The Equal Employment Opportunity Commission (EEOC) updated its employer guidance for COVID-19 in July 2022. While the COVID-19 pandemic has waned, the guidance provides useful insight and instruction on how to handle important workplace issues. The guidance is presented in a question-and-answer format, for example:
Might the pandemic result in excusable delays during the interactive process?
Yes. Some of the issues initially created by the pandemic that delayed engaging in an interactive process (a discussion about an applicant’s or employee’s disability) and/or providing reasonable accommodation may no longer exist. But, as the pandemic continues to evolve and new issues arise, it is possible that an employer may face new challenges that interfere with responding expeditiously to a request for accommodation. Similarly, reopening a workplace may bring a higher number of requests for reasonable accommodation. In all these situations, an employer must show specific pandemic-related circumstances justified the delay in providing a reasonable accommodation to which the employee was legally entitled. To the extent that evolving circumstances created by the pandemic cause a justifiable delay in the interactive process—thereby delaying a decision on a request—employers and employees are encouraged to use interim solutions to enable employees to keep working as much as possible.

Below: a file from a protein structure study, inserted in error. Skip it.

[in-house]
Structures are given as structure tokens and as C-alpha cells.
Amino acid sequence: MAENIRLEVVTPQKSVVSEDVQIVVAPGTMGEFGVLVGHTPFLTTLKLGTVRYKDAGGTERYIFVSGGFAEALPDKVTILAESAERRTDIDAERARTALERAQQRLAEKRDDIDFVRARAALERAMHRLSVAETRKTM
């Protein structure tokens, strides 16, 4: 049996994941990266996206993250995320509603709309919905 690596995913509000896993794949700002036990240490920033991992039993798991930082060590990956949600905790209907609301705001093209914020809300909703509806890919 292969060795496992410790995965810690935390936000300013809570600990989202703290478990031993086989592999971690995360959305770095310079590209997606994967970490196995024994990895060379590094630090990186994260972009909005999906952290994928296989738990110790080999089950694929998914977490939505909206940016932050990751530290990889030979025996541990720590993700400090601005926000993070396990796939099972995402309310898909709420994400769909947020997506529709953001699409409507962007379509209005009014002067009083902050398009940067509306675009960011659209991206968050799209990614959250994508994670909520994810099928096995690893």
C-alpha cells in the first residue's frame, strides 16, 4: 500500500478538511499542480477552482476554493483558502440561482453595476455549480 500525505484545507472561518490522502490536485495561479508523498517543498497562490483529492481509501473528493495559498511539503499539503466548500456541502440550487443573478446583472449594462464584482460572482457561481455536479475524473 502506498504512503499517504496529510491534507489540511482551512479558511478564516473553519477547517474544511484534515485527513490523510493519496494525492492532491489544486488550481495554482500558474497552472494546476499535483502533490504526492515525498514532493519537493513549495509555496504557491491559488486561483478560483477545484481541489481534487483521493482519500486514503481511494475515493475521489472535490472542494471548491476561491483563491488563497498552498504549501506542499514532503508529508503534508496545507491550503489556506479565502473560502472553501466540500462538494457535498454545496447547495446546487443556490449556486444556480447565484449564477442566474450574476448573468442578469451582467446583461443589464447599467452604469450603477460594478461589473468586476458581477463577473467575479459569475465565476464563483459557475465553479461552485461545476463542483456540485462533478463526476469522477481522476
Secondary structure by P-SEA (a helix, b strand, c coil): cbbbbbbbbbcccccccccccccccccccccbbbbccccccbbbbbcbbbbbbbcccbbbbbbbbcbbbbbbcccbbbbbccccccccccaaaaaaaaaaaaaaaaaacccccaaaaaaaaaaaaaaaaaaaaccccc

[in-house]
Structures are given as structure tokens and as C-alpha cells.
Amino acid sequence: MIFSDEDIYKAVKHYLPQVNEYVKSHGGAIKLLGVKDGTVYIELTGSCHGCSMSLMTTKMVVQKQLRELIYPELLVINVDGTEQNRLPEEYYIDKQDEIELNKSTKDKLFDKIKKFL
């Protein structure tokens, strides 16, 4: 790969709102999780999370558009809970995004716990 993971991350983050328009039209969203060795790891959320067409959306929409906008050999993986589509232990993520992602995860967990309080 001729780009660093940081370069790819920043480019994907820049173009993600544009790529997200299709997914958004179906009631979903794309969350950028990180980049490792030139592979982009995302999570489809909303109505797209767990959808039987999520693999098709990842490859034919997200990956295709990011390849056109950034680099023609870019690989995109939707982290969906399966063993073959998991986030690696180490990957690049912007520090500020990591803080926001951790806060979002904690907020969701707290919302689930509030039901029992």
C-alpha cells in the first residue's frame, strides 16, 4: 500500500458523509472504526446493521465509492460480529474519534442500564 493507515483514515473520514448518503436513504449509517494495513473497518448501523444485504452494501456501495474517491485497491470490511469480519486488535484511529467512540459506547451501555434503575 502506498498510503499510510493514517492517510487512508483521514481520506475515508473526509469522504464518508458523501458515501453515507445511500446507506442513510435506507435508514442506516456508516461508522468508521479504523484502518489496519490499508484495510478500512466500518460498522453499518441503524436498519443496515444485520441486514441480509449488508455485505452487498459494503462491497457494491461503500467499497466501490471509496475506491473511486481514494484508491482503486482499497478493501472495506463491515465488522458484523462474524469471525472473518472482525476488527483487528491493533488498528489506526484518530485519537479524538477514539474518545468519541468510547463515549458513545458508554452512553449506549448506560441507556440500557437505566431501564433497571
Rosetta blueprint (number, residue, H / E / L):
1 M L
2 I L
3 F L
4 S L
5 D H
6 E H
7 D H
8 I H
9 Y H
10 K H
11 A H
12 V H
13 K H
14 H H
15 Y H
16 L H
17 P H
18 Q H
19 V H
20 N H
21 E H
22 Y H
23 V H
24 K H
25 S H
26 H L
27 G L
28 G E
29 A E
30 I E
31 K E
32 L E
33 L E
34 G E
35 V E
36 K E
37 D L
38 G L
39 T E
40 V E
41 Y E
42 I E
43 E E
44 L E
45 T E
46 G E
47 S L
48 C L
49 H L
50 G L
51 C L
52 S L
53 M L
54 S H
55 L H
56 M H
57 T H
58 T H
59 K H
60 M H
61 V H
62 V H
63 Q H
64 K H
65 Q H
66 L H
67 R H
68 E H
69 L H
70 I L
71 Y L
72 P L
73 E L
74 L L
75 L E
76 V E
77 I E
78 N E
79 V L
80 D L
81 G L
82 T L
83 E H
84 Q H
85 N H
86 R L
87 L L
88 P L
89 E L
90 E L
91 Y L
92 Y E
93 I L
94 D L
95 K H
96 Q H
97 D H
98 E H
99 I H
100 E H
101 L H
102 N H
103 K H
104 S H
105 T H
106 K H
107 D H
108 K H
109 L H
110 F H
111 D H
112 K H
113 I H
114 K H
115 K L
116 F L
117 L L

Do older adults have protections under the federal employment discrimination laws?
Yes. The Age Discrimination in Employment Act (ADEA) prohibits employment discrimination against individuals aged 40 and older. The ADEA would prohibit a covered employer (those with 20 or more employees) from excluding an individual involuntarily from the workplace based on being older, even if the employer acted for benevolent reasons such as protecting the employee due to higher risk of severe illness from COVID-19. The ADEA does not include a right to reasonable accommodation for workers due to age. However, employers are free to provide flexibility to older workers; the ADEA does not prohibit this, even if it results in younger workers being treated less favorably based on age in comparison. SSA members can review all of the new guidance here.